The quest to improve DNA extraction efficiency: cellular adhesion to cotton fabric
Speidel, Sylvia Grace
MetadataShow full item record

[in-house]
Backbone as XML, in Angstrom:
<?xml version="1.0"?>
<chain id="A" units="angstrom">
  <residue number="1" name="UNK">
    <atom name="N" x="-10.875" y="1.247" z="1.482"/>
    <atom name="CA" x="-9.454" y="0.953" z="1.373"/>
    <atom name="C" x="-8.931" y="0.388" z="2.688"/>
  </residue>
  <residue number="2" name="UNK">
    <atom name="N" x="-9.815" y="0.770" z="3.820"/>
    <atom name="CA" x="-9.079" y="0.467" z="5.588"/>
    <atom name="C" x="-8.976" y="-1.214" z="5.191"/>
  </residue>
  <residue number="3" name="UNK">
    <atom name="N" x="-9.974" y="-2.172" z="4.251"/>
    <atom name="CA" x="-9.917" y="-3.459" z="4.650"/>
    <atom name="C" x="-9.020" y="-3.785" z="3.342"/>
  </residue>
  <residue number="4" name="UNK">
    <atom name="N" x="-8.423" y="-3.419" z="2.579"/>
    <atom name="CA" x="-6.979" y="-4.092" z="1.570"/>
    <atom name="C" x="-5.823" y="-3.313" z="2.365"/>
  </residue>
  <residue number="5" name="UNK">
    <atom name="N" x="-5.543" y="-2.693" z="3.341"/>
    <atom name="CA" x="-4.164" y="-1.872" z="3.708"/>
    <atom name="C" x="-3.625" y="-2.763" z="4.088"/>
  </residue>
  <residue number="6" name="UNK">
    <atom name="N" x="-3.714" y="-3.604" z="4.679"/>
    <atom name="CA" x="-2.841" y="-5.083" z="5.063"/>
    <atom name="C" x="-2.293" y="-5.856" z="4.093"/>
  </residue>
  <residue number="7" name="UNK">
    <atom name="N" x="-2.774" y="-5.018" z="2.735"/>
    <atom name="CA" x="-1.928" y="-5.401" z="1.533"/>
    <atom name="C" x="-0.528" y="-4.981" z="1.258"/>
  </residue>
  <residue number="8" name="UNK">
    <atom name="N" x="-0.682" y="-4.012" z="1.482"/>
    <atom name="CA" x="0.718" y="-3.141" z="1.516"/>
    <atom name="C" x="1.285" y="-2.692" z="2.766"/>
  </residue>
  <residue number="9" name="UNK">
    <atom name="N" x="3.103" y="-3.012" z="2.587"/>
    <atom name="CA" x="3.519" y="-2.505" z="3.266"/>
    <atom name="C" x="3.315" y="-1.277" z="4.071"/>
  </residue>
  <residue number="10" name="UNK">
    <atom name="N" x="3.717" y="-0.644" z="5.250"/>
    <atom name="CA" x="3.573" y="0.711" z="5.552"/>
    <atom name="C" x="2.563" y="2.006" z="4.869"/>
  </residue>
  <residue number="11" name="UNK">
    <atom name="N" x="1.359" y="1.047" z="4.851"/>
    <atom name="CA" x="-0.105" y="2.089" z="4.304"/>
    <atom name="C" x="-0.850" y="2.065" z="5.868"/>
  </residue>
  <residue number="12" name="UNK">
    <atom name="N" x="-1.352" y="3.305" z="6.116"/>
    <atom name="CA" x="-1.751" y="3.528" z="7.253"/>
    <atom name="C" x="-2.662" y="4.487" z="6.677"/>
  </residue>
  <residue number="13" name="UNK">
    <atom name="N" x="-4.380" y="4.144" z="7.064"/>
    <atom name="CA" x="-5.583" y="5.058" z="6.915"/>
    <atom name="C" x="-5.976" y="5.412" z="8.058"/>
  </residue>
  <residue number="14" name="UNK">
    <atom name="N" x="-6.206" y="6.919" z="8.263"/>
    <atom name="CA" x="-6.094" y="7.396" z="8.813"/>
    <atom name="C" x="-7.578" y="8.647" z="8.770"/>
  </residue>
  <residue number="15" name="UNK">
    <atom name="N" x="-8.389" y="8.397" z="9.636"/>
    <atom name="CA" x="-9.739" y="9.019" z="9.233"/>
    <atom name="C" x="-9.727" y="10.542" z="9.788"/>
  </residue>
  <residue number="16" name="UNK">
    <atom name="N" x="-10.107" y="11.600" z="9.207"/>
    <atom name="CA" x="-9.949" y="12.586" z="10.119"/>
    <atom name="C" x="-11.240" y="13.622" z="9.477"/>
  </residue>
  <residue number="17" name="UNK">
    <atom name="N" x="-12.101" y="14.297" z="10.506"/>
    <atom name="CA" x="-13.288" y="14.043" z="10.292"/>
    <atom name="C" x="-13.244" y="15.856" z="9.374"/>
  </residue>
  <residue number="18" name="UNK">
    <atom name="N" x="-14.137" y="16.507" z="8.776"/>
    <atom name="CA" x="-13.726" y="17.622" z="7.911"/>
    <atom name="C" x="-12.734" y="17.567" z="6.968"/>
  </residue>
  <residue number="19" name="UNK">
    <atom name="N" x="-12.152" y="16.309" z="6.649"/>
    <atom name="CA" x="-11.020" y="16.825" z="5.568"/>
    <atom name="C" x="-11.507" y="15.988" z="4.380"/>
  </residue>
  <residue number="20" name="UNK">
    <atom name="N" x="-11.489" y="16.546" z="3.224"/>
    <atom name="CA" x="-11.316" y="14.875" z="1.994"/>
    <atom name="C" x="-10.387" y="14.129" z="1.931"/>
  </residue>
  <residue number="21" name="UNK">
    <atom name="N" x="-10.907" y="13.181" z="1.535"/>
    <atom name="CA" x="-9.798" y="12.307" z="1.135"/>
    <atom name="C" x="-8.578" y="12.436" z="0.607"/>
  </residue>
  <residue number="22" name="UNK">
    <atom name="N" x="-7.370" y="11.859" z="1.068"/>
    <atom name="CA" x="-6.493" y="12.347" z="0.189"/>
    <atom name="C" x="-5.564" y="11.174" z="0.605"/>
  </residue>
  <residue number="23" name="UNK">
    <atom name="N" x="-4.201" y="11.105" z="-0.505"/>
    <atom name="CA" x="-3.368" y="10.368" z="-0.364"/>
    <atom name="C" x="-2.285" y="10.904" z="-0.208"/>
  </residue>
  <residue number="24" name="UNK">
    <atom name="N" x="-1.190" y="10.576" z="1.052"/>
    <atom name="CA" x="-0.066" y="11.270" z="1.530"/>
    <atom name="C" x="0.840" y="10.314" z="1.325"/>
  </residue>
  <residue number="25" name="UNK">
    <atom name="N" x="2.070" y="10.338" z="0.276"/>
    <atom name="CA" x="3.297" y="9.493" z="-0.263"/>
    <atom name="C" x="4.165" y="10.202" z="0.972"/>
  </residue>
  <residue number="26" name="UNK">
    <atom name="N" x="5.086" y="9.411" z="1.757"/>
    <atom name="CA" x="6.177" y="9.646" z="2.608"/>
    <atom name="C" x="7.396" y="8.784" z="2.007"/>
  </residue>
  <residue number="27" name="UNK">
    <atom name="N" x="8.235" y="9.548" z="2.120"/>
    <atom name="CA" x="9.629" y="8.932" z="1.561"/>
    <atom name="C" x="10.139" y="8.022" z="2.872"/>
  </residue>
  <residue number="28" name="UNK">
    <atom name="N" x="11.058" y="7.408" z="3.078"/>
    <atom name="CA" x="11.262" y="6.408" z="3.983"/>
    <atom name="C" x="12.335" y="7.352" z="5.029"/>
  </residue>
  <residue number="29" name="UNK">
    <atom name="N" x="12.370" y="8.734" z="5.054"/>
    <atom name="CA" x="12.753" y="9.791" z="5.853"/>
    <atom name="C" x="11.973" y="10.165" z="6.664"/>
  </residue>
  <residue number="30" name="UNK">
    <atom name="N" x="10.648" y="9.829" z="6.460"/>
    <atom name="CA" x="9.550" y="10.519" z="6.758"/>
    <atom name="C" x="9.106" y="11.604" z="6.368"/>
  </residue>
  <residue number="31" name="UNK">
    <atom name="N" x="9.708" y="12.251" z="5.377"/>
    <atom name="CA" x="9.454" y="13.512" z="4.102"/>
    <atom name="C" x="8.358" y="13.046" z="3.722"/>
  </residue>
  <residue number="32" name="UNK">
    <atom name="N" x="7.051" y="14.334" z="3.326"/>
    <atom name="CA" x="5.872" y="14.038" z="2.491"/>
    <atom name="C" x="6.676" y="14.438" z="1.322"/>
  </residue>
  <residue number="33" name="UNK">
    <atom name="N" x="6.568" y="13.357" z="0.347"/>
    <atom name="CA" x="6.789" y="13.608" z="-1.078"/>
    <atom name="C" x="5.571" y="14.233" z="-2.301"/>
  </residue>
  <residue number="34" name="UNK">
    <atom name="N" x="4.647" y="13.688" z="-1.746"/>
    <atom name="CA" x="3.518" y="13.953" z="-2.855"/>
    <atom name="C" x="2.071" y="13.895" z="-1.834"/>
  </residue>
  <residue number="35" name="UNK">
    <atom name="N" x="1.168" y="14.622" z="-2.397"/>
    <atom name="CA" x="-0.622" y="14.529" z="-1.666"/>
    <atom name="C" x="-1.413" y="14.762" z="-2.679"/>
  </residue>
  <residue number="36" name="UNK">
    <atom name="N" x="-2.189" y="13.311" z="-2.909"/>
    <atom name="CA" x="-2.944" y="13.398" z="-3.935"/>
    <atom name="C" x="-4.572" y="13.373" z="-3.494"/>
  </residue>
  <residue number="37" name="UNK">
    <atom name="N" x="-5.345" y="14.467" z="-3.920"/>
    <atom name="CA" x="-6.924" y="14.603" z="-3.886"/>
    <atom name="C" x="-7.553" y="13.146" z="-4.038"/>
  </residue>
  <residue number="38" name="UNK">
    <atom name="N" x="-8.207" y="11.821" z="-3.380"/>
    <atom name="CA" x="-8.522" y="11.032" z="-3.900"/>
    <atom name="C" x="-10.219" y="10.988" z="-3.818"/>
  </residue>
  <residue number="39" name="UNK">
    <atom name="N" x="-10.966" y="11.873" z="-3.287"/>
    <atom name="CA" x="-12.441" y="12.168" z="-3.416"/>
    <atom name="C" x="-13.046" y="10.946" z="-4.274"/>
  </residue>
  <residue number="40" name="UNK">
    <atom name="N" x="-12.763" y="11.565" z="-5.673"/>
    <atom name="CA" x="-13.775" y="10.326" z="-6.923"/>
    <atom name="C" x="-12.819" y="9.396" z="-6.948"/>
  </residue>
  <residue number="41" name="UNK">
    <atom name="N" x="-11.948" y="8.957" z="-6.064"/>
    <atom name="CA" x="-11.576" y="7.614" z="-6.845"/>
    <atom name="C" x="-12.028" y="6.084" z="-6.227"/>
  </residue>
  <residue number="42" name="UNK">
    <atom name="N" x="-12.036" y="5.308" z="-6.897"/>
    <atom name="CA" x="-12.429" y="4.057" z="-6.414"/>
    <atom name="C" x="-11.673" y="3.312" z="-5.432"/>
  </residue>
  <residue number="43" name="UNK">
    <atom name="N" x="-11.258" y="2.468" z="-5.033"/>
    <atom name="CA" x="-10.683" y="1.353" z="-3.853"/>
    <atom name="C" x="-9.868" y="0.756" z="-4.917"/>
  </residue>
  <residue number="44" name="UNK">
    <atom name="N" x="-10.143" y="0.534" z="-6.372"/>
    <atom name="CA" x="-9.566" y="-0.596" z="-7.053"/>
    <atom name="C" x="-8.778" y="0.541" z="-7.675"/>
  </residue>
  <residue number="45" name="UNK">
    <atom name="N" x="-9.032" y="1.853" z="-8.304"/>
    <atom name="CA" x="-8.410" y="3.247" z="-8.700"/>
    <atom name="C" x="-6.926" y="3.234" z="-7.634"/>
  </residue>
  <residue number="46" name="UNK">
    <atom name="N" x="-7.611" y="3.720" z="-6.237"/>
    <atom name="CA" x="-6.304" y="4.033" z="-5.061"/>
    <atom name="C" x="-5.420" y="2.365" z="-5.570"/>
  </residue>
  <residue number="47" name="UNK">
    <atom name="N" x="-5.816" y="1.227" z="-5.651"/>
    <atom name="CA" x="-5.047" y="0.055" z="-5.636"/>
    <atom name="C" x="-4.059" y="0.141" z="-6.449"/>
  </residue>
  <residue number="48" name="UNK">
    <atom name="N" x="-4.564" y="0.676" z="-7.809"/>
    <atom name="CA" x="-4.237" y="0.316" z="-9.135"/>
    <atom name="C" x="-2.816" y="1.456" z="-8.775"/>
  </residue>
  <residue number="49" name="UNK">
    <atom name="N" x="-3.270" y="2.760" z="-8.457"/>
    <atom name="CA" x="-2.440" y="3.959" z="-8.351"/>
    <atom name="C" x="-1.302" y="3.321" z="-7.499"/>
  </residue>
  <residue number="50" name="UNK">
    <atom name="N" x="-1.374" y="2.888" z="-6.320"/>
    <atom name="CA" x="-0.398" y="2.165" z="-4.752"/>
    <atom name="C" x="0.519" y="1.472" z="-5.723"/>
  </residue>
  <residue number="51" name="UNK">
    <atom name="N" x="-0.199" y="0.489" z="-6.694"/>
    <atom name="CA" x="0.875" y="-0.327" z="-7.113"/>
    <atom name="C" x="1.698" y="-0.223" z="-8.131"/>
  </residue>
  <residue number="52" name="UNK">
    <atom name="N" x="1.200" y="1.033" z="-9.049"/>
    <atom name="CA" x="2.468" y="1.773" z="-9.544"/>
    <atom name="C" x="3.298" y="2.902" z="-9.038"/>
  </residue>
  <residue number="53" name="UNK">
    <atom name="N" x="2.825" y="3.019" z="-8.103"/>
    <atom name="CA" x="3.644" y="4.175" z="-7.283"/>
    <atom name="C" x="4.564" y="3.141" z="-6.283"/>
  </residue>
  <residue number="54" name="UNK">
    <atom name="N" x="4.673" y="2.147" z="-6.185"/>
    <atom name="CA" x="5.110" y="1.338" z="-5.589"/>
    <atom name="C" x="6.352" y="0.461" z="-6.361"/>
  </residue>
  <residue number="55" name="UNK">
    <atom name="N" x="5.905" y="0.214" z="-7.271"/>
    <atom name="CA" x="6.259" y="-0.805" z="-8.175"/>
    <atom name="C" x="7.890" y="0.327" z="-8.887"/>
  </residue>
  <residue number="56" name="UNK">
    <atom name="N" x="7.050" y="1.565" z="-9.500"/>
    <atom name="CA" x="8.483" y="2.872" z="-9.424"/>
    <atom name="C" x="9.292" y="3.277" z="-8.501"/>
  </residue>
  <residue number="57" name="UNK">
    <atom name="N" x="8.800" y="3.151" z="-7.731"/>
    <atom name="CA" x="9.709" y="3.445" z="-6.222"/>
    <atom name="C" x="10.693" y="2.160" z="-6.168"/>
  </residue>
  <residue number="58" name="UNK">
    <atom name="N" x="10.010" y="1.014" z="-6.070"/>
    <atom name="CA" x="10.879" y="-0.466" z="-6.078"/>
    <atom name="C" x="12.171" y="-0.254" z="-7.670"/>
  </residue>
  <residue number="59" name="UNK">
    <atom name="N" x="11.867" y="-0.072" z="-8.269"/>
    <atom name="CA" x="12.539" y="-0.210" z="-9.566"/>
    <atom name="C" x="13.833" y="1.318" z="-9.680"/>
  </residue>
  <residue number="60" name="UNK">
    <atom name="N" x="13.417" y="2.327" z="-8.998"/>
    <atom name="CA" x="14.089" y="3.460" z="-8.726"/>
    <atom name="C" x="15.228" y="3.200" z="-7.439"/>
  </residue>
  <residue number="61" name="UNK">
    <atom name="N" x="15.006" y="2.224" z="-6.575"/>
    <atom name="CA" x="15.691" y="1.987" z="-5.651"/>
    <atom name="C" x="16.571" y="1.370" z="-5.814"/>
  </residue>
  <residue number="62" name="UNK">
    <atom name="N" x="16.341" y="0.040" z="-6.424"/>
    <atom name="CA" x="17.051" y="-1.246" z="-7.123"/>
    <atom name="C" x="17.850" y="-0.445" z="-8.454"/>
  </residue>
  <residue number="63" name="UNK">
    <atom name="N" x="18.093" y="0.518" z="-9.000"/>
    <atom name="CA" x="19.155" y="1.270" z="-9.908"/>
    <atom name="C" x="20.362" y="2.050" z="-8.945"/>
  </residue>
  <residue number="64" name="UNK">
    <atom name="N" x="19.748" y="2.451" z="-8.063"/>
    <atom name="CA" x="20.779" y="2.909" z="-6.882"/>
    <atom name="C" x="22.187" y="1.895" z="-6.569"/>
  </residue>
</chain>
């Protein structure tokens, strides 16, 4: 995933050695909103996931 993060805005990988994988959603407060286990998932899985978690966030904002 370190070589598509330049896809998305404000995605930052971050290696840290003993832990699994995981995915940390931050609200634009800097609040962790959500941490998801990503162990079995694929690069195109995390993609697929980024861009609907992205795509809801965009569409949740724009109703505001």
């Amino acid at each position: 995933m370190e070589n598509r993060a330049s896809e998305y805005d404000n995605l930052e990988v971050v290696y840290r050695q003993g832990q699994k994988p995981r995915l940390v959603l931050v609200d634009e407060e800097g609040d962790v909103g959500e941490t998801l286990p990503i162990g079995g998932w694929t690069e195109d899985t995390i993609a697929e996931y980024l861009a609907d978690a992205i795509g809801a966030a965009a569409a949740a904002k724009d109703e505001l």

When there is a possibility of a low-template sample being processed in a forensic laboratory, it becomes important to retrieve all cells possible from the substrate they are collected on. The most common form of evidence received by forensic laboratories is epithelial cells collected on cotton material, swab or fabric, which may contain inhibitors. Data shows a likely mechanism for cellular adherence is the denaturation of surface proteins to expose residues hidden within. Proteins on cotton’s cell surface hydrogen bond to these residues, forming a strong attachment. An epithelial cell preparation was pipetted onto ISO adjacent cotton swatches. These swatches were incubated in 10mM Tris, 0.1 mM EDTA (TE) buffer with a constant temperature and agitation from a Thermal Mixer. The swatch was removed from the liquid and placed in a separate tube and digest separately. Each was quantified and used to calculate the percentage of cellular release. Variations of this baseline procedure were used to help determine the most efficient cellular release process. These variables included different temperatures and agitation speeds, sonication, resuspension and the addition of disaccharides. Results showed that the addition of a disaccharide is the most efficient method to achieve cellular release from cotton fabric. Specifically, drying 0.75 M D-(+)- Trehalose Dihydrate onto a cotton fabric swatch before the addition of the epithelial cell preparation. This procedure produced an average of 65.5% cellular release compared to a 26.0% release from our baseline procedure.